How crowdsourcing helped organize aid during Chennai's floods
To some, Google’s spreadsheets are a convenient office tool for collaborating with co-workers. To others, they’re simply a free alternative to purchasing expensive software such as Microsoft’s Excel. But for a few days last month, the tool became a lifeline to many in the flood-ravaged Indian city of Chennai.
Chennai is a coastal city in the southern Indian state of Tamil Nadu. The city of 4.5 million people is known internationally as the home to many information technology companies and a robust knowledge economy. But it’s also a place with a lot of illegal and ill-planned urban development — and as it turned out, inadequate flood preparedness plans.
The rains started in mid-November and fell relentlessly for weeks. By December 1, huge swathes of the city were submerged, train services were disrupted and the international airport was shut down. At one city hospital, 14 patients died after power and oxygen supplies failed.
That’s when thousands of people turned to social media, and eventually to a Google spreadsheet.
As the power went off and stranded citizens waded through knee-deep water, Twitter emerged as a hub for rescue and relief. Twitterati within and outside Chennai started retweeting information about affected areas. #ChennaiRainsHelp and #ChennaiFloods became some of the most used hashtags in India, directing people to information on where to find shelter, food or a recharge for their mobile phones. Some parts of the city were more affected than others, and pockets of electricity and internet access could be found.
“After people realized that some people around them were stranded, they began updating their social media status with offers for those people to be accommodated in their houses,” recalls Harshitha Murali, a student involved with the initiative, @ChennaiRainsOrg.
The hundreds of offers of a roof to sleep under became their own deluge — they needed some organization to be useful. A volunteer in Delhi assembled aid offers into a Google spreadsheet that anyone could add to or edit. As the link to that spreadsheet began to be shared, it grew into a crowd-sourced and continually updated clearinghouse of addresses and phone numbers where people who needed help could find it.
Thanks to the spreadsheet, people knew who was stranded where. They could mount a rescue themselves, or ask someone else to do so. Volunteers such as Murali, who kept updating the spreadsheet, were equipped with concrete data to help government agencies gain a clearer picture of who needed what. They could call the police about someone who was stranded or out of food or water.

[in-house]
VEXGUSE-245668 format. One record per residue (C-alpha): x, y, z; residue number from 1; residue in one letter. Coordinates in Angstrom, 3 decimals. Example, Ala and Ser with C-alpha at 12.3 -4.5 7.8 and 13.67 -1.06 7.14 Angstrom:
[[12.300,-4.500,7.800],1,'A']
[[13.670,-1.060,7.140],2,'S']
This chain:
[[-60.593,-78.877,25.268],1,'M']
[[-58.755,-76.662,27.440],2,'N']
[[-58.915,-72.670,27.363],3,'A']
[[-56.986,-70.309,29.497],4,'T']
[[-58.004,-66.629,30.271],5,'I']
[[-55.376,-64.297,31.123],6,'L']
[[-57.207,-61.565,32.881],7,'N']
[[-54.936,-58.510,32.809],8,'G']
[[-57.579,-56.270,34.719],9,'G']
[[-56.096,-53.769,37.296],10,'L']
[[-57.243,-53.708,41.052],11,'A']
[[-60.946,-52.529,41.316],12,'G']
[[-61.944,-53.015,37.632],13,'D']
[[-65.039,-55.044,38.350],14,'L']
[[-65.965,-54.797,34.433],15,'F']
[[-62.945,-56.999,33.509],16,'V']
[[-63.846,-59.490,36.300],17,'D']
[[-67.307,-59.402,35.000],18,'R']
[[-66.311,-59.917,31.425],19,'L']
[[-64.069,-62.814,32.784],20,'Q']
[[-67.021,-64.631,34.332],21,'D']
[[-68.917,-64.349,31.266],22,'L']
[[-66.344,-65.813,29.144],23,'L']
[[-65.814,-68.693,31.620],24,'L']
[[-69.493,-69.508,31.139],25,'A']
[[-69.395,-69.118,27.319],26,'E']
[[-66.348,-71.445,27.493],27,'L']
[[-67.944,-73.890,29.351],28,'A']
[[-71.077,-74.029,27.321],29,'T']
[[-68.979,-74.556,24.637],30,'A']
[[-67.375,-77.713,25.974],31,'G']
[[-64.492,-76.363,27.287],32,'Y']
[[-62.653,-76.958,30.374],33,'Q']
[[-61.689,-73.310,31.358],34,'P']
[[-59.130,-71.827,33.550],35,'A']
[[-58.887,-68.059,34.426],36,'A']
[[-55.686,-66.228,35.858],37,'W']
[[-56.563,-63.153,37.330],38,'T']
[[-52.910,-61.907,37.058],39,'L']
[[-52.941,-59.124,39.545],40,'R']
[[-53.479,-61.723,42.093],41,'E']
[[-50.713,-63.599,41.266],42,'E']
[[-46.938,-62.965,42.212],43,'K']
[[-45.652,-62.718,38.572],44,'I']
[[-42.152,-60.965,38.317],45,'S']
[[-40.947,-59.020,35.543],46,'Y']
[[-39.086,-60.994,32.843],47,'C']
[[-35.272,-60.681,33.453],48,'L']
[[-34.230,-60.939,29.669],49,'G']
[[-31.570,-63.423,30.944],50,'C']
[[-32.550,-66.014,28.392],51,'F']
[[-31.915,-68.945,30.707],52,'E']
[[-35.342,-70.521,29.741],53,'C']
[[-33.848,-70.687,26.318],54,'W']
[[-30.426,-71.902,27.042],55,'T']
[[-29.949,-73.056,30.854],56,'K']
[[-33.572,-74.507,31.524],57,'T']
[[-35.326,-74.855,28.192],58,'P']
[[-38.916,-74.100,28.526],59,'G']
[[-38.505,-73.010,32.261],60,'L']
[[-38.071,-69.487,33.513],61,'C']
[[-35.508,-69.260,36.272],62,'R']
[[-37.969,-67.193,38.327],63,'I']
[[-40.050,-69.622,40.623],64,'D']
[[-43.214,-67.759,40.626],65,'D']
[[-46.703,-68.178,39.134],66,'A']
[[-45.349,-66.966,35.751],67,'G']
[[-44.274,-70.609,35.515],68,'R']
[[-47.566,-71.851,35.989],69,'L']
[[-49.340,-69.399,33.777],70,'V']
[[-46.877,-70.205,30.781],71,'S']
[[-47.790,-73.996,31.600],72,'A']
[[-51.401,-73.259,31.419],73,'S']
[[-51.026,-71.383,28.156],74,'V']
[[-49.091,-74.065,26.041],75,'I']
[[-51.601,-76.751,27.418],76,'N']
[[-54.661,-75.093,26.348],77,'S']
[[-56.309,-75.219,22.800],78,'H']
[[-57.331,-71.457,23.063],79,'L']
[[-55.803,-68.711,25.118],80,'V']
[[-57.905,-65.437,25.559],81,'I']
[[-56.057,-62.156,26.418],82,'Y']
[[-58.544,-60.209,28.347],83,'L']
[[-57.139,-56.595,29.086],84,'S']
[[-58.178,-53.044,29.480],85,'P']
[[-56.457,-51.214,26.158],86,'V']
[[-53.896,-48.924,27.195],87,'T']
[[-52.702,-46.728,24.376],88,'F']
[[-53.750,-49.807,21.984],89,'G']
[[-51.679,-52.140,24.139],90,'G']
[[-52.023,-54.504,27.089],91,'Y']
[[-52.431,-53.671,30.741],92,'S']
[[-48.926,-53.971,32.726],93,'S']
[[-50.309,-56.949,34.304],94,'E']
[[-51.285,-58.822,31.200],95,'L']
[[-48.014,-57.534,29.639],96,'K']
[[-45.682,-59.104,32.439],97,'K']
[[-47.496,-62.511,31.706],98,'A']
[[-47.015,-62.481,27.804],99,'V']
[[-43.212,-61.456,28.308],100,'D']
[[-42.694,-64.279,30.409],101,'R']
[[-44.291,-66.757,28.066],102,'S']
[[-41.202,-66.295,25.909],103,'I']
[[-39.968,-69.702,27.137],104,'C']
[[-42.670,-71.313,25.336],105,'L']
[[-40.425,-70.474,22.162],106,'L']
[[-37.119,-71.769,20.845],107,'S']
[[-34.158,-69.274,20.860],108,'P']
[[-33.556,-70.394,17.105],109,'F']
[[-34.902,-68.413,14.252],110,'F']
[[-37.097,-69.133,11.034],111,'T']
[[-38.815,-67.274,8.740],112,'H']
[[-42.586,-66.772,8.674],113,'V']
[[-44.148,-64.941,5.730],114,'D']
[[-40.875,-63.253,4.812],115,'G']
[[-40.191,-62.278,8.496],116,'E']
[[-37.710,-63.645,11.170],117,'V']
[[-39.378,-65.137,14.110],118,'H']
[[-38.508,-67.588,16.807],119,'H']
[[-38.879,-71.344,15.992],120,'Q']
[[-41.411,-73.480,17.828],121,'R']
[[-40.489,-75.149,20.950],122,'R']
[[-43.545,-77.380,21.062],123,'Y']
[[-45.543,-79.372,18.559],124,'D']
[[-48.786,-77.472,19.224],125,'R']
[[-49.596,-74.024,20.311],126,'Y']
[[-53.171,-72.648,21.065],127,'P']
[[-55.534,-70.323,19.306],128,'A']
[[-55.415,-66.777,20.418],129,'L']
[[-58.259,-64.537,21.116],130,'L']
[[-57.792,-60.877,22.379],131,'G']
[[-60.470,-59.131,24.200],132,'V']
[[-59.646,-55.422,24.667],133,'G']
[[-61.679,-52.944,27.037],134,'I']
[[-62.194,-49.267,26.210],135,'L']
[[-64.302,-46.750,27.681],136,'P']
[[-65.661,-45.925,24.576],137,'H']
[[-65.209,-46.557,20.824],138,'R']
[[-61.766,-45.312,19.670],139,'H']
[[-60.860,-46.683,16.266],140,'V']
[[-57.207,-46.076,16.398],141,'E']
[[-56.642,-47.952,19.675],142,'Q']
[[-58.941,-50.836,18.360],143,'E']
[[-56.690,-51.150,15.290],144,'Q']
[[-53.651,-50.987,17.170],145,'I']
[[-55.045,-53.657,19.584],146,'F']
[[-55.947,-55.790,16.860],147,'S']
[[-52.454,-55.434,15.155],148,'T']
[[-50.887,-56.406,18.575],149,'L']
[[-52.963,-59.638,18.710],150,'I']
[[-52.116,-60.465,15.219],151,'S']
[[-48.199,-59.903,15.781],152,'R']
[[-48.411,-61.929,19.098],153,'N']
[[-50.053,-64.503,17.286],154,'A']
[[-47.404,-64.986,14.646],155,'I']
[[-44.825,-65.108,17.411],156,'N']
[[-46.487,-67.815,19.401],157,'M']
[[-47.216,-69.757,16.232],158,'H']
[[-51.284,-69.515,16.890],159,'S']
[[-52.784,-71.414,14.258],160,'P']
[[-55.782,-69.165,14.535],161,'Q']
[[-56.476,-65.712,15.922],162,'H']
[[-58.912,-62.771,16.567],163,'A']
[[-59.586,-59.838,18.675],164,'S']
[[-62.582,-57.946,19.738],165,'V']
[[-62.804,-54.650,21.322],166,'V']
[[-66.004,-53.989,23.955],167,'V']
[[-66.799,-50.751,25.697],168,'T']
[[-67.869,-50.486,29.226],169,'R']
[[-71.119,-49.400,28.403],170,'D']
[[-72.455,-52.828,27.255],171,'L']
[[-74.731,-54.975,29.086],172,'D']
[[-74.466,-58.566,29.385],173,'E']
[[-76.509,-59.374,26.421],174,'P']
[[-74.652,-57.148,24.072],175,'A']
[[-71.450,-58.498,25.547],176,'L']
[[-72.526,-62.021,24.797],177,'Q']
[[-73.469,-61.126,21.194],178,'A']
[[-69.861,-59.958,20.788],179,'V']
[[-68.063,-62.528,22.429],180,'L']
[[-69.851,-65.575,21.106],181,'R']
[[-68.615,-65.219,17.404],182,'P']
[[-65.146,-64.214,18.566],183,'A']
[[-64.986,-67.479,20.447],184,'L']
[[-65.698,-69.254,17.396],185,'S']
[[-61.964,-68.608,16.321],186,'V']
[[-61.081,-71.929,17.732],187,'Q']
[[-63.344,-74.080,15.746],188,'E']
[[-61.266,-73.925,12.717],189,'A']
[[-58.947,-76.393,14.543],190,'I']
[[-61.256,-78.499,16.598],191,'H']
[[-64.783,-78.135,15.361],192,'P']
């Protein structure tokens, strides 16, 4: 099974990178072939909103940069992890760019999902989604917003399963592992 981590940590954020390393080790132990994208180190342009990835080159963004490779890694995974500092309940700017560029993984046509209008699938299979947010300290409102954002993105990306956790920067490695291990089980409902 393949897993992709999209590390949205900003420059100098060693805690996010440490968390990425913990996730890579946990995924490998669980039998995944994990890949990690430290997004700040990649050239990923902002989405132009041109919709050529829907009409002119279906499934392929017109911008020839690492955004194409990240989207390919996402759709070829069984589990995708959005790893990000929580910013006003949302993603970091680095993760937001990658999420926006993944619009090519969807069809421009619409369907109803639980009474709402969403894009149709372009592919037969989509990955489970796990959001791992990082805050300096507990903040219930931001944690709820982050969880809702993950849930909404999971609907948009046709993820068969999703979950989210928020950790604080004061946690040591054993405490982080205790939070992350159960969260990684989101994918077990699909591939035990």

As the city continued to be lashed by rain, the spreadsheet morphed into a full-fledged website, ChennaiRains.org.
Two groups of people accessed the site — those who needed help urgently and those who could offer help. It became a comprehensive online database for area updates, local contacts, aid requests and donation links. The team that operated the site had volunteers not just from Chennai but from all over the world. It was a good example of how in a disaster, people in a community band together to help one another long before more official forms of government aid arrive.
And it was not the only social media-led initiative triggered by the Chennai flood.
Srikanth Kannan is involved with ChennaiRains.com, a community of weather bloggers which kept residents informed about the worst water-logged streets. Its twitter handle is @ChennaiRains. Other volunteers picked up the alerts and helped those most in need. This community was especially effective in coordinating food distribution among stranded residents.
Most of the bloggers did not know each other personally. Most had not spoken to one another over the phone. Now that the flooding emergency is over, they have decided to stay together and support the cause of education in Chennai. As a start, they have helped provide notebooks to many students.
A third group started @ChennaiCares, sharing lists of relief centers and medical camps. It worked with municipal authorities, forwarded emergency requests and spotlighted the concerns of the neediest. There were several other similar efforts.
Do these initiatives offer a lesson in disaster management elsewhere?
“Personally, I think it boils down to streamlining the help and the resources offered,” says Murali, the student who helped with the spreadsheet. “If person A has something, and person B needs it, you do need a person C to just connect both ends. It’s never an issue of lack of help, it’s just organizing it effectively.”
G. K. Bhat, an urban planning expert in Surat, says social media is an effective intermediary for connecting people to government agencies, NGOs and volunteer groups. But Bhat, who works with the consultancy TARU Leading Edge, says it works better if there is a strategy in place before disaster strikes.
Surat, a city in western India, provides a good example. Its municipality has a smartphone app through which anyone can track the inflow and outflow of water at the nearby Ukai reservoir. The app informs citizens of imminent flood danger. It was developed after a serious flood in 2006, first as an SMS alert and then as an app.